R e p r o n i s    P u b l i s h e r s

Stories from hunting fireplace
(first edition)

written by: © Štěpán Neuwirth
photography: © Jaroslav Kubík, Lenka Kubíková


Aida – immured true-love

It was cracking gently in the fireplace, the glum sky outside occasionally sputtered spring recall that the wood needs rainfall to the windows of hunting cottage at ´Pohár´, sausages and ´Vavřinec´ wine were smelling. Josef was sitting in the corner looking up the ceiling as he would spin his thoughts. ´Mmm,´ he mumbled. ´It is interesting that as I go older, I start to remember my childish years. The wood used to be different, people happier, dogs more obedient. … Or do I only flatter myself?´ I was feeling that one of the stories is coming. He had known a huge number of them and all had an odour of romanticism and were as charming as bygone sagas. ´I used to be a boy who had just left school and my father gave me Aida, a welsh-terrier bitch dog, for my marks at school. Before I managed to stroke this shaggy glove, I had heard the command: You will train her for foxes. She will be the bugbear for all ginger godmothers in the surrounding, so will have to be the best. It is the matter of our name and honesty!
Aida and me had a liking with each other from the very beginning. In fact we both were children so far, so our relationship was direct, guileless and full of roguery. We became inseparable friends and so Aida willingly started to be subordinate to my self-made leadership. After one year of training she masterfully gained first price in test of fox-earth hunting. My father was glancing. His predictions were fulfilled, there was no earth in the district which would not be checked by Aida –and if she found any ginger, she got rid of it. The glory was spreading around, we were demanded and spoilt. One day my father came to me again and told me: ´Poppy, on Sunday you will take Aida to a special choosy society. Connoisseurs are coming to the neighbour district, so you should prove yourselves!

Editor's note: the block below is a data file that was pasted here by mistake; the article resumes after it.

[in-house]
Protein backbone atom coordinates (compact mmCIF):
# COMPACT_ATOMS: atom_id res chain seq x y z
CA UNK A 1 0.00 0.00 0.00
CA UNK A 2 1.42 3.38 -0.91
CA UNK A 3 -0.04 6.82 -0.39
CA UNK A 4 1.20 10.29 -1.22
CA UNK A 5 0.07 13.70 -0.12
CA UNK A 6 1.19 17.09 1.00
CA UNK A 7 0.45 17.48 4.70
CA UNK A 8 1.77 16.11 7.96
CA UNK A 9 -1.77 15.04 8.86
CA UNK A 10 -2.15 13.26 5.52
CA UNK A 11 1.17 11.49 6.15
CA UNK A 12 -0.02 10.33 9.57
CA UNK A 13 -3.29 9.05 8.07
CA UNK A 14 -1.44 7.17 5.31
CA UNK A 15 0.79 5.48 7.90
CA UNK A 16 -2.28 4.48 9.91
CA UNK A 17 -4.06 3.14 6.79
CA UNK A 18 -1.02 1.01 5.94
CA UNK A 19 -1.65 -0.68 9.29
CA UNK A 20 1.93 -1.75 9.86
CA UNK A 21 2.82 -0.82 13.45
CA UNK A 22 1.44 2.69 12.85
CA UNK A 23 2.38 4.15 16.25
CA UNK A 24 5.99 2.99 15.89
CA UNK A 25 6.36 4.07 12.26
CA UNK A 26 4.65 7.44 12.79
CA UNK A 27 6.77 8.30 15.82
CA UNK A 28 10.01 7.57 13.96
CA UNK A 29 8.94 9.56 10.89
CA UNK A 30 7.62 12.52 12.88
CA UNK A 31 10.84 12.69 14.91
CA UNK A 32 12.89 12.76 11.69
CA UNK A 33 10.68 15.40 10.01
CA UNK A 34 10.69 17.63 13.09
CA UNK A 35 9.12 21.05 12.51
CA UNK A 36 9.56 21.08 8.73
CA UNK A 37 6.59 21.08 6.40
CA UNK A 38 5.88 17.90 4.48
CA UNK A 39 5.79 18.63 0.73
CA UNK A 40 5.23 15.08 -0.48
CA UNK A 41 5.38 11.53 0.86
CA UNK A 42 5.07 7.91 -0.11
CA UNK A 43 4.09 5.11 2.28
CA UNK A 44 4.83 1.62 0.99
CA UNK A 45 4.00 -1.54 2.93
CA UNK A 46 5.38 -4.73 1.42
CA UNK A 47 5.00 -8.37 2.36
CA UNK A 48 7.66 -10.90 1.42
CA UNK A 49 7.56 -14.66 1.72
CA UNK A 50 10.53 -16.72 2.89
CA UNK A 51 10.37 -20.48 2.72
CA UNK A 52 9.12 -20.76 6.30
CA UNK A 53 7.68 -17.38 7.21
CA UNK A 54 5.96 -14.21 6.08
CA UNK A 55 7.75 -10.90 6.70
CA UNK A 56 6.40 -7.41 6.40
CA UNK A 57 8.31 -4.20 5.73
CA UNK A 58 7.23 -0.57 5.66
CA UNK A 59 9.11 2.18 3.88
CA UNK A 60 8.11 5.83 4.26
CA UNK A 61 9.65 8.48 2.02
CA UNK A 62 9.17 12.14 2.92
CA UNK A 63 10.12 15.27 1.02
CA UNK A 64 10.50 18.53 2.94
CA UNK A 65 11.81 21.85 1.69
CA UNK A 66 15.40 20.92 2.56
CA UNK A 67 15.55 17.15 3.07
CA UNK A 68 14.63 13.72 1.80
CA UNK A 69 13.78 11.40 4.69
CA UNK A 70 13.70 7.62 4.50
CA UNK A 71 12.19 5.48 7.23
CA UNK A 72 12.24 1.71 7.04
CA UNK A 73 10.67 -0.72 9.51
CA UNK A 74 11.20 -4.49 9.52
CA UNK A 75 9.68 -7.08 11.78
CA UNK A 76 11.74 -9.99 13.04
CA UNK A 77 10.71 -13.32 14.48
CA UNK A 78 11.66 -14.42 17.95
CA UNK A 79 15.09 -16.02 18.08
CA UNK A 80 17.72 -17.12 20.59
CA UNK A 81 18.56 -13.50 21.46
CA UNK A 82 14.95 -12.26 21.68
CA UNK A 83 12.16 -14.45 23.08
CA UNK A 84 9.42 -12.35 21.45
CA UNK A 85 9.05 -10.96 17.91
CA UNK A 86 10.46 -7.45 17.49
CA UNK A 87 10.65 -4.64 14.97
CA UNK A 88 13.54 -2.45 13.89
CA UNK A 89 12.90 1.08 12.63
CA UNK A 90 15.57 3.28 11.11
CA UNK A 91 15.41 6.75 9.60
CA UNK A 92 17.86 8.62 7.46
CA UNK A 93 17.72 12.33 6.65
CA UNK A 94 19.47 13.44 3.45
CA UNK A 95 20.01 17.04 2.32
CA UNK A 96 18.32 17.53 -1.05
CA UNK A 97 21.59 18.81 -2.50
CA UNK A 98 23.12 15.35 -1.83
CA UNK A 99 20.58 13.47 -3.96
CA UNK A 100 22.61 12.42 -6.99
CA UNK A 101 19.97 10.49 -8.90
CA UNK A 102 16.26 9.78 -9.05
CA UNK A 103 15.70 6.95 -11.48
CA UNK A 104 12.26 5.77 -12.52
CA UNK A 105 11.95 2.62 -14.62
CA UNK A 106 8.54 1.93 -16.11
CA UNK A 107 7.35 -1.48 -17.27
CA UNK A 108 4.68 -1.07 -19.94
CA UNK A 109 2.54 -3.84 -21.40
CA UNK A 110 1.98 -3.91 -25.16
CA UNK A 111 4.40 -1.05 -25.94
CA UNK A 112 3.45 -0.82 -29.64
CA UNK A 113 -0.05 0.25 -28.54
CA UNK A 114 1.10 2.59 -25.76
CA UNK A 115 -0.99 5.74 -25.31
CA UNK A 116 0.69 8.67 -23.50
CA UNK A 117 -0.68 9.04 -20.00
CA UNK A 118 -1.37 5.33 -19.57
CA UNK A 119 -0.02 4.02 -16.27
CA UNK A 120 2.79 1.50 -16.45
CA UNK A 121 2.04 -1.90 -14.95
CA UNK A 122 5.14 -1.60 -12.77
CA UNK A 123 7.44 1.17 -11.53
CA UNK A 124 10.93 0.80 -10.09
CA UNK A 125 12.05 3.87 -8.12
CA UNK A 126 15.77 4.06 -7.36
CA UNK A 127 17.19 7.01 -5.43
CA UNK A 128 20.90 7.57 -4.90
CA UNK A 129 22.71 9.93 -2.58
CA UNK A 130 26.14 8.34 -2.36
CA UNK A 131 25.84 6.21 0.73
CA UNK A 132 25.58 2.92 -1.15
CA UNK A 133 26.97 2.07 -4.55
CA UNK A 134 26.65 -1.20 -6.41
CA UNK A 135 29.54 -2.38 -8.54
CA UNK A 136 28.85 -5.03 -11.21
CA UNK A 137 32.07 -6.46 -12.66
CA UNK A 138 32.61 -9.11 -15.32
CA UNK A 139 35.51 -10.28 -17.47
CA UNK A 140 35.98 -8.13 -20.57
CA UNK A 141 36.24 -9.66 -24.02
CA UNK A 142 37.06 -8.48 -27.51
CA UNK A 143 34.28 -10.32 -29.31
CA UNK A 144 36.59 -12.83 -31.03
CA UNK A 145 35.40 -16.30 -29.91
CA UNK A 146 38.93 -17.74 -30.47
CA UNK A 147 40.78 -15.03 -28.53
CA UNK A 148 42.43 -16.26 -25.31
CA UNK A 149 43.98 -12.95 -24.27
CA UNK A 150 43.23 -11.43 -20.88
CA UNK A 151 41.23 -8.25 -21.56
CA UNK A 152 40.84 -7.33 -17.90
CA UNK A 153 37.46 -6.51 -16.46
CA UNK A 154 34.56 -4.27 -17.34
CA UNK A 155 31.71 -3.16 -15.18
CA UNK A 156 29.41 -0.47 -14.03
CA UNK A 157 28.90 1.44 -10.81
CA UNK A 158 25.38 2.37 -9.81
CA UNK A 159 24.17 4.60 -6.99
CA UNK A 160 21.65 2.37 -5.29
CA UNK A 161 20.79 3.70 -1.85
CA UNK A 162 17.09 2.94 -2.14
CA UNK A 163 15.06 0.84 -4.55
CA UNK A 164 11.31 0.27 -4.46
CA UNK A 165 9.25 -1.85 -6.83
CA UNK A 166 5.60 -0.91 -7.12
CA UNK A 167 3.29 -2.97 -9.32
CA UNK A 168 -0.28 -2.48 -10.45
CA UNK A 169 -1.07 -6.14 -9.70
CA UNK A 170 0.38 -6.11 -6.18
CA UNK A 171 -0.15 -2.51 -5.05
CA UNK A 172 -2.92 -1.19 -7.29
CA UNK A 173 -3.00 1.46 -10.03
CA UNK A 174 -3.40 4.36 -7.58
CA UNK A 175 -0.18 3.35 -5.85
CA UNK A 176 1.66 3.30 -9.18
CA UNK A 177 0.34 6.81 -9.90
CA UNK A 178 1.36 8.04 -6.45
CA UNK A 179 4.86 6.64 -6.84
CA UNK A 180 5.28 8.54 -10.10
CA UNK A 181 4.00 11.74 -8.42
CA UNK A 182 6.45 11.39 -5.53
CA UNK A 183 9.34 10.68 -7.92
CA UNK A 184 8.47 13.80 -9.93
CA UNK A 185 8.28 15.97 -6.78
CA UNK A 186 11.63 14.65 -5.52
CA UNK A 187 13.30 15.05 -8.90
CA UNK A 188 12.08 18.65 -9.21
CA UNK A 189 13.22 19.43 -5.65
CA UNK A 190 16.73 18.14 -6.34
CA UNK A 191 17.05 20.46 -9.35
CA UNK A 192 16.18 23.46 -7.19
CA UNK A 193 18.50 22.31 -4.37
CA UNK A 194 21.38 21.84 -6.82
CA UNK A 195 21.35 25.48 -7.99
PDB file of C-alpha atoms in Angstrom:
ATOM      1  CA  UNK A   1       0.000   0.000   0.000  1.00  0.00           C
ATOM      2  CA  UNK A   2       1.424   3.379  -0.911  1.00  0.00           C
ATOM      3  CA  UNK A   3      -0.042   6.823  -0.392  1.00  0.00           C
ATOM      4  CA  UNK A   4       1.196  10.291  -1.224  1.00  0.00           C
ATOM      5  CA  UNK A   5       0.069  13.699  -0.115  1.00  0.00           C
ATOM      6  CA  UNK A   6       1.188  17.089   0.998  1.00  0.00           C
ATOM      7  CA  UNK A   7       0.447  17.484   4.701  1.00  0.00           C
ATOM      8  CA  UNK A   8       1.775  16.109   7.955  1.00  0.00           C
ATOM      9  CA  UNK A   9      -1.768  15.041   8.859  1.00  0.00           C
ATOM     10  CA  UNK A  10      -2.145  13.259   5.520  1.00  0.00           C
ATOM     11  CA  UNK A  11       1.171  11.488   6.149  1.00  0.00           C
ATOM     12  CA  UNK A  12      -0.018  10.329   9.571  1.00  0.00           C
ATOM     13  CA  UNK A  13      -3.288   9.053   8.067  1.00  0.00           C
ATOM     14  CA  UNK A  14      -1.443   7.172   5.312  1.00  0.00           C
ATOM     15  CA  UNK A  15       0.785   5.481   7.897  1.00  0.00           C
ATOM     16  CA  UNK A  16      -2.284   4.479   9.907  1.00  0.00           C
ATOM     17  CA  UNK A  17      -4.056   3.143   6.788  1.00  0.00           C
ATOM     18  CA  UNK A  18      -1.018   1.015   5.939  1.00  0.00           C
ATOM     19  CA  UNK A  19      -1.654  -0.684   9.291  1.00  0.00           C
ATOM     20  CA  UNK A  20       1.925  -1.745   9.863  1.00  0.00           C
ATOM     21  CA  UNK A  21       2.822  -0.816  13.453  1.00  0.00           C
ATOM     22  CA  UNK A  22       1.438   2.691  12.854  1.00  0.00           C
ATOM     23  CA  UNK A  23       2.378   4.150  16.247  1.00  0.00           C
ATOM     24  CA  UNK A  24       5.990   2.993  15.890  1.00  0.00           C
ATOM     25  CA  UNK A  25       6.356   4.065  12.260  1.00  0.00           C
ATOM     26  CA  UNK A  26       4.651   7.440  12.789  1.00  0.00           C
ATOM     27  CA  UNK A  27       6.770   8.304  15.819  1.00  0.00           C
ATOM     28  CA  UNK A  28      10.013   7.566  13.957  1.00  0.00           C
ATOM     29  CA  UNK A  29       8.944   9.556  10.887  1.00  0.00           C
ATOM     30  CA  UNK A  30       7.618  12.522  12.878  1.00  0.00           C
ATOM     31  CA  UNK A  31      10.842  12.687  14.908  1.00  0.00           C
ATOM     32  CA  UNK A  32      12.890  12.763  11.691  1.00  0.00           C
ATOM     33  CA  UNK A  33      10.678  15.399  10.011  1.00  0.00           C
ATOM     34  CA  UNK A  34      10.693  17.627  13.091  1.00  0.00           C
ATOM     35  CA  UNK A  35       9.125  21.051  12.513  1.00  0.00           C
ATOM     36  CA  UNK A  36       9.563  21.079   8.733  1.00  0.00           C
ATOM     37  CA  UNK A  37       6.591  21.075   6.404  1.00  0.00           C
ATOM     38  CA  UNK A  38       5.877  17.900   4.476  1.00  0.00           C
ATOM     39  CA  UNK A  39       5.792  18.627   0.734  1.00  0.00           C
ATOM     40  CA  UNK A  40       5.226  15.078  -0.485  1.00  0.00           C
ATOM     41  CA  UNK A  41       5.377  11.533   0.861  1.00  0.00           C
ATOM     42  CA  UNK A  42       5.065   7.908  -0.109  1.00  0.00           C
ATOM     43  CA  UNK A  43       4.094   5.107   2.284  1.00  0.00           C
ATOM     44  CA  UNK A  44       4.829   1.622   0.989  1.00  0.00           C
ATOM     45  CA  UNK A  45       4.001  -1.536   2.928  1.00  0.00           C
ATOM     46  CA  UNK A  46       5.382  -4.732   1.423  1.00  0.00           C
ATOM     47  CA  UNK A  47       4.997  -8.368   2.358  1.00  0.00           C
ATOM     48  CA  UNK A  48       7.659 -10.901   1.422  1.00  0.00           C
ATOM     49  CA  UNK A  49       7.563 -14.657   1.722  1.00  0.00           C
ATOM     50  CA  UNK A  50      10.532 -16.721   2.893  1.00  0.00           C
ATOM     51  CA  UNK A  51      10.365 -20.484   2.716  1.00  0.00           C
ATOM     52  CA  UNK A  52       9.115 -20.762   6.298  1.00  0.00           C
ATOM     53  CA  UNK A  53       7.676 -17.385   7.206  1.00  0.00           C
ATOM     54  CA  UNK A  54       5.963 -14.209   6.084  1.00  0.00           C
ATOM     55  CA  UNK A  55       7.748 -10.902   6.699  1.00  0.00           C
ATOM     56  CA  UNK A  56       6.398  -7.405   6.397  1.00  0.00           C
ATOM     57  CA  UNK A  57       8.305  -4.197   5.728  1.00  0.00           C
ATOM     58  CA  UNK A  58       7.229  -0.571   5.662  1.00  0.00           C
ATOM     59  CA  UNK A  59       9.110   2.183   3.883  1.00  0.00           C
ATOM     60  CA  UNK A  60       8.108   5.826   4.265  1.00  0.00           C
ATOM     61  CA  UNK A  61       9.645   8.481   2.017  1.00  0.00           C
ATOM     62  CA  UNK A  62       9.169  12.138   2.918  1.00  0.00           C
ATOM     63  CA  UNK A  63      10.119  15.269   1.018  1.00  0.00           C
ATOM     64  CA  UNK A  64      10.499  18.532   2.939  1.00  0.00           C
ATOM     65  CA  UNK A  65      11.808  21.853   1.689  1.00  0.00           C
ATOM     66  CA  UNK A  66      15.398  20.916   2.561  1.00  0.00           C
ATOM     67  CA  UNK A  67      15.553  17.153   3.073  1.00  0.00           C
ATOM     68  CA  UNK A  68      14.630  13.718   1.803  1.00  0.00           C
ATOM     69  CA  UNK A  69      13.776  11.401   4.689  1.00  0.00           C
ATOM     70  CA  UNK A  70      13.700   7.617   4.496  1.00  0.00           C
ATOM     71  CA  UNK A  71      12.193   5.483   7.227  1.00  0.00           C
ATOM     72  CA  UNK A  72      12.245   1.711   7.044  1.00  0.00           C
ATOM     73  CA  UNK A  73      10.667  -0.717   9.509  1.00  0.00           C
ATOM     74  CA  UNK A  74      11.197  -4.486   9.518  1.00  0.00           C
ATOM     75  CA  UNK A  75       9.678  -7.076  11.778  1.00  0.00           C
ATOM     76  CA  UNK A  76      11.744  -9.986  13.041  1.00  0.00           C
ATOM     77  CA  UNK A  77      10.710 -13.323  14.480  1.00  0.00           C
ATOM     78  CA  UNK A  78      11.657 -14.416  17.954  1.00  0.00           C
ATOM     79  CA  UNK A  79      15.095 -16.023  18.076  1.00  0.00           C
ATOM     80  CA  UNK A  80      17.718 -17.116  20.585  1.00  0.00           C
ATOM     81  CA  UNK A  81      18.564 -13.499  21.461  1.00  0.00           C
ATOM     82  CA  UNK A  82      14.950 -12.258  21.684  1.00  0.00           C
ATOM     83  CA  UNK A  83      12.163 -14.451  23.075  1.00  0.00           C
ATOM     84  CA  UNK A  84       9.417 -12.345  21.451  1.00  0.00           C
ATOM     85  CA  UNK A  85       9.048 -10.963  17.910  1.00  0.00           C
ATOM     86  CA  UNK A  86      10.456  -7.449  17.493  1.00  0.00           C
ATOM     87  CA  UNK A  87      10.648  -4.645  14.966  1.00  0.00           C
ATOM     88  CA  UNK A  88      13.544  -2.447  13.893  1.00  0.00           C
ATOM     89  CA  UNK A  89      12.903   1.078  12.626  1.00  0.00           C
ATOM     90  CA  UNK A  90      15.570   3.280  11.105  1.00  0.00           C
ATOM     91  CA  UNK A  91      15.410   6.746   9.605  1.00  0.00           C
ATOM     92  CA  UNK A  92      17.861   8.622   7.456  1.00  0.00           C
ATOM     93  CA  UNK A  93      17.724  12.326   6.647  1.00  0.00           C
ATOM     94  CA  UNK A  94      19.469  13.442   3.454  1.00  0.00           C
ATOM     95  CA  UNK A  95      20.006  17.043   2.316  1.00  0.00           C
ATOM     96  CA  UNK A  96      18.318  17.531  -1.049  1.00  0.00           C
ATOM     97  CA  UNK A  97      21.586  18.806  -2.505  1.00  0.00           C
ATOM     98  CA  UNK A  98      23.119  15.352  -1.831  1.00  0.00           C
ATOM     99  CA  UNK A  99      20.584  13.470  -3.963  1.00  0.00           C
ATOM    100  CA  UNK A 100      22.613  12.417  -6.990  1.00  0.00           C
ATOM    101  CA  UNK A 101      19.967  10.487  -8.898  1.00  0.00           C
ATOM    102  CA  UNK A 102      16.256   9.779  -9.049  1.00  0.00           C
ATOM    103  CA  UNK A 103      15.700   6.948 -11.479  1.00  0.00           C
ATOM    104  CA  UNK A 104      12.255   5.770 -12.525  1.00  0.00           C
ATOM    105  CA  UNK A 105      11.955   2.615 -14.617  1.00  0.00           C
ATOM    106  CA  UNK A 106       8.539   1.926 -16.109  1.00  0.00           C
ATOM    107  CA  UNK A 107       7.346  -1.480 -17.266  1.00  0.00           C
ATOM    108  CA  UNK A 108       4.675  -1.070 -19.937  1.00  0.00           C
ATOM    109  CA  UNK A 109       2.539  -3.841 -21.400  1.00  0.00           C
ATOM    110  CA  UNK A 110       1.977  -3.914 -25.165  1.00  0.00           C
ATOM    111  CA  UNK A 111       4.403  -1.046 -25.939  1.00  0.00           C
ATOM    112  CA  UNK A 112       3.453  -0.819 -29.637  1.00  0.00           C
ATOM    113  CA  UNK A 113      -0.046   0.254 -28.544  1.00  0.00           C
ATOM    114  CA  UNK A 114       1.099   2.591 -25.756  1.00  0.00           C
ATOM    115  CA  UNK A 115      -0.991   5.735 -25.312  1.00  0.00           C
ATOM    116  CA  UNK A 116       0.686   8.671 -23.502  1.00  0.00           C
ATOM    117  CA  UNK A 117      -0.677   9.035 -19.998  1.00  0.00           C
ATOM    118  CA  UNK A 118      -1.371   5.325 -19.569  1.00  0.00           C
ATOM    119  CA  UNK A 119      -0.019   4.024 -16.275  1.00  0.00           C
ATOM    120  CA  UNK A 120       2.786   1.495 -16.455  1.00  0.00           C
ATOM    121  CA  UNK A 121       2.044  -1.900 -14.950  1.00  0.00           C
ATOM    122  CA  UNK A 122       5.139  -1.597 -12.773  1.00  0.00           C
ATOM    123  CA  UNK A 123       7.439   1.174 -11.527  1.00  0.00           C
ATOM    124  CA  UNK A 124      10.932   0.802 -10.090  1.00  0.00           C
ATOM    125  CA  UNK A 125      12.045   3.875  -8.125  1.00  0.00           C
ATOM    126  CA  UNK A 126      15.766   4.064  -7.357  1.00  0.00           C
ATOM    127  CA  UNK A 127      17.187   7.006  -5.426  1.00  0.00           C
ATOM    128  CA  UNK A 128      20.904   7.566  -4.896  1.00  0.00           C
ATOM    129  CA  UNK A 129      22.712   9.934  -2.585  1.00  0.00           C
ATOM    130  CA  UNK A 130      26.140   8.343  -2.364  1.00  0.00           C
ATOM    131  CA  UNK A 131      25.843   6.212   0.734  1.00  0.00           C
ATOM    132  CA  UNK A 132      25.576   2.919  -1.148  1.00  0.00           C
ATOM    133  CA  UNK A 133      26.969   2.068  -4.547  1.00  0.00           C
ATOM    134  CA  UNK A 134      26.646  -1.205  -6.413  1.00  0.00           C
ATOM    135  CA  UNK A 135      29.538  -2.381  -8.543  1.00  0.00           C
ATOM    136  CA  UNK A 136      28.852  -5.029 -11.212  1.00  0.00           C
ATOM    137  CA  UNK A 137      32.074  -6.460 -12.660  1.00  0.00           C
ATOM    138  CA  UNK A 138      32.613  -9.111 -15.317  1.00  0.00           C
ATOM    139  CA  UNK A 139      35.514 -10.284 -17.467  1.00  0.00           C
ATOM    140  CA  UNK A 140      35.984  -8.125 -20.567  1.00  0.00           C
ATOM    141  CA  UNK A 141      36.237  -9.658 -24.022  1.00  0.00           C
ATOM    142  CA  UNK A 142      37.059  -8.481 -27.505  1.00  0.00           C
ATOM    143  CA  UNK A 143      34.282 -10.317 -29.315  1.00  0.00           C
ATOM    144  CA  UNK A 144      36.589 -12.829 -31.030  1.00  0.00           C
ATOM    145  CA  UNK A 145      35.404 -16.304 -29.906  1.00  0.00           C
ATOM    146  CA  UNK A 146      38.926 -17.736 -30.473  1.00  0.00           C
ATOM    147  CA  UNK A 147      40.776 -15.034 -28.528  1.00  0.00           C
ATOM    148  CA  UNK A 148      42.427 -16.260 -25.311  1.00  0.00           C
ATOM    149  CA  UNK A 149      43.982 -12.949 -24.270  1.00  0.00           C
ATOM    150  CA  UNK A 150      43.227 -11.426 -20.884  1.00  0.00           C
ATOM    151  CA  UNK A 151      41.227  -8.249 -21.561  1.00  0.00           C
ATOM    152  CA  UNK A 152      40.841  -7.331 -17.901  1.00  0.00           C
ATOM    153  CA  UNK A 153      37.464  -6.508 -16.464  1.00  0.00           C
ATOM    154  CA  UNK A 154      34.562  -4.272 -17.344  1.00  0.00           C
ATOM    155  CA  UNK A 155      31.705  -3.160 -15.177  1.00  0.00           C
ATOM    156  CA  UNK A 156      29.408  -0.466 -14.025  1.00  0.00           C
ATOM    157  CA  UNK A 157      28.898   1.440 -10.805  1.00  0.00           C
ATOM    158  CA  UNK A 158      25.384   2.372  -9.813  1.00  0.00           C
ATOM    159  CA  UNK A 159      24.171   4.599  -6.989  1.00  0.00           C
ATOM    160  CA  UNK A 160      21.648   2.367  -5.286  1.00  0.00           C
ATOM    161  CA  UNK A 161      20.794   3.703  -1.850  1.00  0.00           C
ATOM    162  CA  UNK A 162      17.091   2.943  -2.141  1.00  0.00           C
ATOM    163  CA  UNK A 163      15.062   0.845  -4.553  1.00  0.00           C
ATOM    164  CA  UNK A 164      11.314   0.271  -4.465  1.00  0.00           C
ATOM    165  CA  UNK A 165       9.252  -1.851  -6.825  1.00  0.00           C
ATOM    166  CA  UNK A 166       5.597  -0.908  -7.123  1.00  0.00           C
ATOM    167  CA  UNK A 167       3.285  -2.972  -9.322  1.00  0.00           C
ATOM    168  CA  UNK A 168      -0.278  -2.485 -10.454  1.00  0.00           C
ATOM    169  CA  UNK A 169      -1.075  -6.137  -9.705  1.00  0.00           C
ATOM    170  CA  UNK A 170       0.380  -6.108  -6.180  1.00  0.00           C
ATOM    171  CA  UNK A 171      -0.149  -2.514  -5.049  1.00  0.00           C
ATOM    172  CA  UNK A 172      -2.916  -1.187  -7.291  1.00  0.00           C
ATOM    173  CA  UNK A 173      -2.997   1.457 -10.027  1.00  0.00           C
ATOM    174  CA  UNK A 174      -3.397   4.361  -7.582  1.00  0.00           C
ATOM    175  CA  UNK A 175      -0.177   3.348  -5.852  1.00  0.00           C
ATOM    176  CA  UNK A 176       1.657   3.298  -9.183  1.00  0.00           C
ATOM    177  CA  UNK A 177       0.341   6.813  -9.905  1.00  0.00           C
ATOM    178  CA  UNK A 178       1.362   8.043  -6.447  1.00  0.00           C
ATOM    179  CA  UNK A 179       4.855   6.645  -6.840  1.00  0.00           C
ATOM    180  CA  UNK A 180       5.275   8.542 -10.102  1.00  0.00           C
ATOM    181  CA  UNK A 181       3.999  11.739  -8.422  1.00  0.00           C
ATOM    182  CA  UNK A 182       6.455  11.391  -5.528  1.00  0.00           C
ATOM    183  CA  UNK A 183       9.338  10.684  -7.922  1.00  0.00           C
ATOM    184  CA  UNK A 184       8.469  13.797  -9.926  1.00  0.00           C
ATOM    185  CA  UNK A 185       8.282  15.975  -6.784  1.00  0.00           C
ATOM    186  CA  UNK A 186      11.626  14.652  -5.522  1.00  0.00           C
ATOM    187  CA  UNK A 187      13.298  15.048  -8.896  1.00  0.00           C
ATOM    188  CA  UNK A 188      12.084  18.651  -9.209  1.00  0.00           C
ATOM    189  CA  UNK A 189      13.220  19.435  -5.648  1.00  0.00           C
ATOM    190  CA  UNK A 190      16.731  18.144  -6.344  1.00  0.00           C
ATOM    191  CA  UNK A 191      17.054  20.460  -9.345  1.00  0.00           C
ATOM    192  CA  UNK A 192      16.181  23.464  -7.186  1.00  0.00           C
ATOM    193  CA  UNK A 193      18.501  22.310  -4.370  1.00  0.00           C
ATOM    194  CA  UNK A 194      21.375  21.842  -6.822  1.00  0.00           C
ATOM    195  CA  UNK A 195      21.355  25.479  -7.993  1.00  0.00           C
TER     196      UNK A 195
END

That morning I felt strangely. Bearded hunters and bashaws from the district were enjoying themselves in a pub while I was waiting modestly outside. Aida did not mind. She felt that the hunt is coming but she was sitting orderly at my leg and occasionally jogged me with her nose.
´Be quiet, Aida, we are to go…´ We were waiting one more hour. Hag Borlice finally extracted the competent from the tap-room, everybody aligned, listed to the fiery speeches and then they set out to the sand pit where local hunters had their enclosed and engaged earth…

(extract from the book)